2. Audio – the natural sound was captured using an Olympus dictaphone, the voiceover recorded direct to a laptop with a Sennheiser ME66 microphone. The audio was then edited using the free, open-source & cross platform Audacity. Four audio clips were used – the sound of the telephone ringing, background street noise, a call to prayer from a nearby mosque and the voiceover – all joined with a few fade-ins and fade-outs and then mixed down to a single MP3 track.

3. Putting it together – The telephone sequence at the beginning is a sequence of stills shot on the camera’s 8fps motordrive. Nineteen of these images were then used with each having 0.3 secs duration and a 0.1 sec crossfade transition inbetween to give the flickering effect. The rest of the images were mostly equally spaced, trying to fit the audio as well as possible.

A few lessons learned from this first project:

Good quality audio capture is key – having a decent selection of clean clips to work with is essential. Therefore the audio really needs to be seriously thought-out as you are doing the story and in parallel with the picture-taking. This isn’t always easy. The Olympus dictaphone even on “extra high quality” mode records using the CELP+ADPCM codec and whilst this may be fine for dictation, it just doesn’t cut it for real audio recording. I’d like to use a real field recorder such as one of these next time.

Once all the photos and audio have been selected, you need to plan how it is going to fit it together – which is harder than it sounds. Soundslides does a great job of enabling you to fit the pictures to the audio by changing the sequence order and duration. BUT… you had better be 100% satisfied with your audio track before doing this, because if you need to re-edit and re-import the audio then most likely all your photo sequence work will be lost and you’ll have to start again from scratch (unless the new audio has identical length to the old one).

Multimedia is a somewhat chicken-and-egg scenario where each medium is interdependent with others, but I think the best workflow would be to start with a reasonable idea of which pictures are going to be used and in which order. Then edit the audio (and record the voiceover if one is being used) to roughly match this. Finally, arrange the pictures to accurately fit the edited audio track.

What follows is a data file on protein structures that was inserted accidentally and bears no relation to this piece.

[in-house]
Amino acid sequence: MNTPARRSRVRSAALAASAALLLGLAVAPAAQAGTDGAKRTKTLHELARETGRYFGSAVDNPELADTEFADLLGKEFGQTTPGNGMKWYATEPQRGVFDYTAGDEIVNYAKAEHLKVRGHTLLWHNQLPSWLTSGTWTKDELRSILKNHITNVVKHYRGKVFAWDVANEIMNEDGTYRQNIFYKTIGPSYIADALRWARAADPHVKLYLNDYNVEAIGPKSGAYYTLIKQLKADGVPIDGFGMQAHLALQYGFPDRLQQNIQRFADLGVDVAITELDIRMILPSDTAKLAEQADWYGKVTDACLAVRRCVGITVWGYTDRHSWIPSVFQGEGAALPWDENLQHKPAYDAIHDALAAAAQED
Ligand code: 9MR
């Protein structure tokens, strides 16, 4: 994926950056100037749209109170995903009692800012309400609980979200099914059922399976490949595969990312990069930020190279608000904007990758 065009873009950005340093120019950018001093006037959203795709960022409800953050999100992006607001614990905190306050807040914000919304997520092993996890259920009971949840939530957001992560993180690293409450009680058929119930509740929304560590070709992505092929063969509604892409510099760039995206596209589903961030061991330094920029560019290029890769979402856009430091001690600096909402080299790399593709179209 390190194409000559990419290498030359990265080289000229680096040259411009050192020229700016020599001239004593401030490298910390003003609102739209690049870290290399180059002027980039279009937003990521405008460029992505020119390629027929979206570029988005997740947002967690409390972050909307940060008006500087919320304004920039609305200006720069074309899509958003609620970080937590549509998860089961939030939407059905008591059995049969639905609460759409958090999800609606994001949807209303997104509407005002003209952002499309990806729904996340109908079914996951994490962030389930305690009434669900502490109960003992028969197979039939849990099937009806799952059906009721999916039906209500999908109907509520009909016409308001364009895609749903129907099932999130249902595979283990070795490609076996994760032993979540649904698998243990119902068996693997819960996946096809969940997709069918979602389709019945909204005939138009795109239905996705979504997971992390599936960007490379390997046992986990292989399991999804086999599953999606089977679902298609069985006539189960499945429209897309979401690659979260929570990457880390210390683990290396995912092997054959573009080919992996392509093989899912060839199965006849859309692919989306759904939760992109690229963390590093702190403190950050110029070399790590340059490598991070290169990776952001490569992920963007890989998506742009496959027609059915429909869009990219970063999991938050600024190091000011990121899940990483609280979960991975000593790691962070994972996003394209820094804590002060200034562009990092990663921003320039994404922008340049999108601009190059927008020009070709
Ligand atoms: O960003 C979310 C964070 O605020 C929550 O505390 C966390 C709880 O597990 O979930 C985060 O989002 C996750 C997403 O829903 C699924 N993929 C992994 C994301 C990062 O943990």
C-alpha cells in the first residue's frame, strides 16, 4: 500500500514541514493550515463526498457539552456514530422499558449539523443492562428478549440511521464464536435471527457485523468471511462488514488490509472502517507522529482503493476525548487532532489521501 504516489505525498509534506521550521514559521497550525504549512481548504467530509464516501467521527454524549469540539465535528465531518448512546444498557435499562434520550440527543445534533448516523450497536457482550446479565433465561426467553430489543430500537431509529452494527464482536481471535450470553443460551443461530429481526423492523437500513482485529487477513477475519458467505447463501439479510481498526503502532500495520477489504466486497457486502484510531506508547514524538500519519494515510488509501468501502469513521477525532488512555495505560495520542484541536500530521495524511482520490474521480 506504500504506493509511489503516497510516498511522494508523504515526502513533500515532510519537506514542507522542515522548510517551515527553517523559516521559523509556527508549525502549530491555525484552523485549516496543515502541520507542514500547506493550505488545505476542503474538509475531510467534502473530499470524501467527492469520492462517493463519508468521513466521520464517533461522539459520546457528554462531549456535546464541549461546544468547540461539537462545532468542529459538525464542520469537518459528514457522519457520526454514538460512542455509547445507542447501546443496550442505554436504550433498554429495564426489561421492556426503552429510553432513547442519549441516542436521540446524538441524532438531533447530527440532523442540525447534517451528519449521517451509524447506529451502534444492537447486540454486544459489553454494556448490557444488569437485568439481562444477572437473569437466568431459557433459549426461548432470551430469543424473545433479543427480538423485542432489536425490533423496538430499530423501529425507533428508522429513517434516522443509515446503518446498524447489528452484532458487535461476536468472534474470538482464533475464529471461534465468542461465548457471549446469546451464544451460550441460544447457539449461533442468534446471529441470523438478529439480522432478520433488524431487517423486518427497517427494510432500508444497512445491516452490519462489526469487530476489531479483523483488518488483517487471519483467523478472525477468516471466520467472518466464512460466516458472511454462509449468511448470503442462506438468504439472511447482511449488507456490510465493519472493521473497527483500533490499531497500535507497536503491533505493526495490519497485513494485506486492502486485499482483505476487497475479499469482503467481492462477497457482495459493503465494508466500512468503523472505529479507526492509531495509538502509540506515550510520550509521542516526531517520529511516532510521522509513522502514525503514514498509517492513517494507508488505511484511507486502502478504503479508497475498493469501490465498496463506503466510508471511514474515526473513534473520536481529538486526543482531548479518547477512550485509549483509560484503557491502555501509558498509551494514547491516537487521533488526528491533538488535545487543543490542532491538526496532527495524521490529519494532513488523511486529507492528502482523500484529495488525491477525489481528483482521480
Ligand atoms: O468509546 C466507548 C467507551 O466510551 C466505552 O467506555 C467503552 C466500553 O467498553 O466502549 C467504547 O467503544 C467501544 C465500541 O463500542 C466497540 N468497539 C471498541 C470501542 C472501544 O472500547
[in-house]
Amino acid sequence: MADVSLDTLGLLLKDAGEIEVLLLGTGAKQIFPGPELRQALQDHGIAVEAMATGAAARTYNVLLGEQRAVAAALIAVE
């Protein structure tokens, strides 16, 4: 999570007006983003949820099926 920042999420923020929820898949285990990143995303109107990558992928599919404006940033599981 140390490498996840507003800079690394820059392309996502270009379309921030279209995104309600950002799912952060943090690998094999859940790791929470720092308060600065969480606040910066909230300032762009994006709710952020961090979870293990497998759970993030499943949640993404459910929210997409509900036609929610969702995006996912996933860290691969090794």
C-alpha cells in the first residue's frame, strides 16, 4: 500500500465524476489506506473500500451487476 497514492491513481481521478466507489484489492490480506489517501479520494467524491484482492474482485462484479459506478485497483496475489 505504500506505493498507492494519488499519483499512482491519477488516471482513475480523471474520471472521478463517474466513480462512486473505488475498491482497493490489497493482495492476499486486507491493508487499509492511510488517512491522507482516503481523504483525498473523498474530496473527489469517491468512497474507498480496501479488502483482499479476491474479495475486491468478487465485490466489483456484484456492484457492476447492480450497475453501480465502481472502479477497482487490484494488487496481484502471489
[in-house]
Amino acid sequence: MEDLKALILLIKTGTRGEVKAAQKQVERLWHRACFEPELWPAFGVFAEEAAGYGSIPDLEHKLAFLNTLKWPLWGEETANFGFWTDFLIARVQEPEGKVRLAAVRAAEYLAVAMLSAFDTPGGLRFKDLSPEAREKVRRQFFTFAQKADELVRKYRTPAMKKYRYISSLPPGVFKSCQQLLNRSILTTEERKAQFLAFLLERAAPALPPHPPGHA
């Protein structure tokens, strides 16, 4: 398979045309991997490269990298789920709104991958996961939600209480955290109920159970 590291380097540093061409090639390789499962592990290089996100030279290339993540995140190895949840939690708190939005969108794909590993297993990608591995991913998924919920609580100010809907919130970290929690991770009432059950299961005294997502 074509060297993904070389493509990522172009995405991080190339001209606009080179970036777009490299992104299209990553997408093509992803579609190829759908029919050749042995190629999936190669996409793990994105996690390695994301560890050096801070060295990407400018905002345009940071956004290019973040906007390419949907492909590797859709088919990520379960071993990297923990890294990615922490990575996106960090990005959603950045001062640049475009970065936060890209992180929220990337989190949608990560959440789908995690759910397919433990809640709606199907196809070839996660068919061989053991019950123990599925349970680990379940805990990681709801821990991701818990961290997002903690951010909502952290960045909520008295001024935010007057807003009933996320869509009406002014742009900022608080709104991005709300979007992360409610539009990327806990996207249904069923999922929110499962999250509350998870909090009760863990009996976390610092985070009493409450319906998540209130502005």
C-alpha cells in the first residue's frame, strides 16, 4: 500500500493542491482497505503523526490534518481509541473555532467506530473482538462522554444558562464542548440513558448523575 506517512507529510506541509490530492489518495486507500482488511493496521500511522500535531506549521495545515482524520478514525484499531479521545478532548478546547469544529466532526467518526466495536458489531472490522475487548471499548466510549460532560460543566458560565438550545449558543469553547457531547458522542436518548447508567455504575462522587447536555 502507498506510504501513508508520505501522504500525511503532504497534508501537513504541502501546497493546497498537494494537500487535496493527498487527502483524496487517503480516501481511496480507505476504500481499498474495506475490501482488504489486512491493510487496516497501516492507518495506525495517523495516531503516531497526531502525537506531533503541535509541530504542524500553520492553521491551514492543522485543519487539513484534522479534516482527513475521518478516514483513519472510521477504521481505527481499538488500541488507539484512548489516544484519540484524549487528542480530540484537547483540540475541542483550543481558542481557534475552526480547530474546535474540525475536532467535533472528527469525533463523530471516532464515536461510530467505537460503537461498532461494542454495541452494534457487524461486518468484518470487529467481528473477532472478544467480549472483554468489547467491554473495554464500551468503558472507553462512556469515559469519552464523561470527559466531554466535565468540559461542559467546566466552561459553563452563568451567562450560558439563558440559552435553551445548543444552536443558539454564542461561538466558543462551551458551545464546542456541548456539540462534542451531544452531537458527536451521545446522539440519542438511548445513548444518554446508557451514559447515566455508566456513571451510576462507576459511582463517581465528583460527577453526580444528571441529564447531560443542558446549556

The audio editing wasn’t quite so complex as I thought it would be, although this project required only some pretty simple editing. Learning the basic audio terminology is key to understanding what is going on but once you’ve done that and understand the basics, I found many of the principles were remarkably similar to those used in digital photography.

The first time to do something like this was a bit of a steep learning curve but I’m sure it will be a lot easier and quicker the next time around. I do believe the stills and audio combination is a powerful one and I’m looking forward to trying it again soon.

Any comments welcome…

May 31st, 2007

Search for missing soldiers

Posts have been a bit thin here recently as I’ve been busy with work. So this is just a short one to point out a nice bit of multimedia storytelling by my friend Michael Kamber of the New York Times, travelling with the 10th Mountain Division, reporting on the search for missing U.S. soldiers south of Baghdad. It’s a six-minute audio slideshow with commentary by the photographer.

The Reach of War: A deadly search for missing soldiers

February 27th, 2007

Arabic translation

Posted by Ben in General, Middle East

Non-Arabic speakers who sometimes need to read arabic websites now have an easy option. Google has added English-to-Arabic and Arabic-to-English translation to its set of online translation tools enabling one to translate either a block of text or an entire website – in either direction.

I’ve no idea how accurate it is but this is how this site looks in arabic using the system.

Google Translate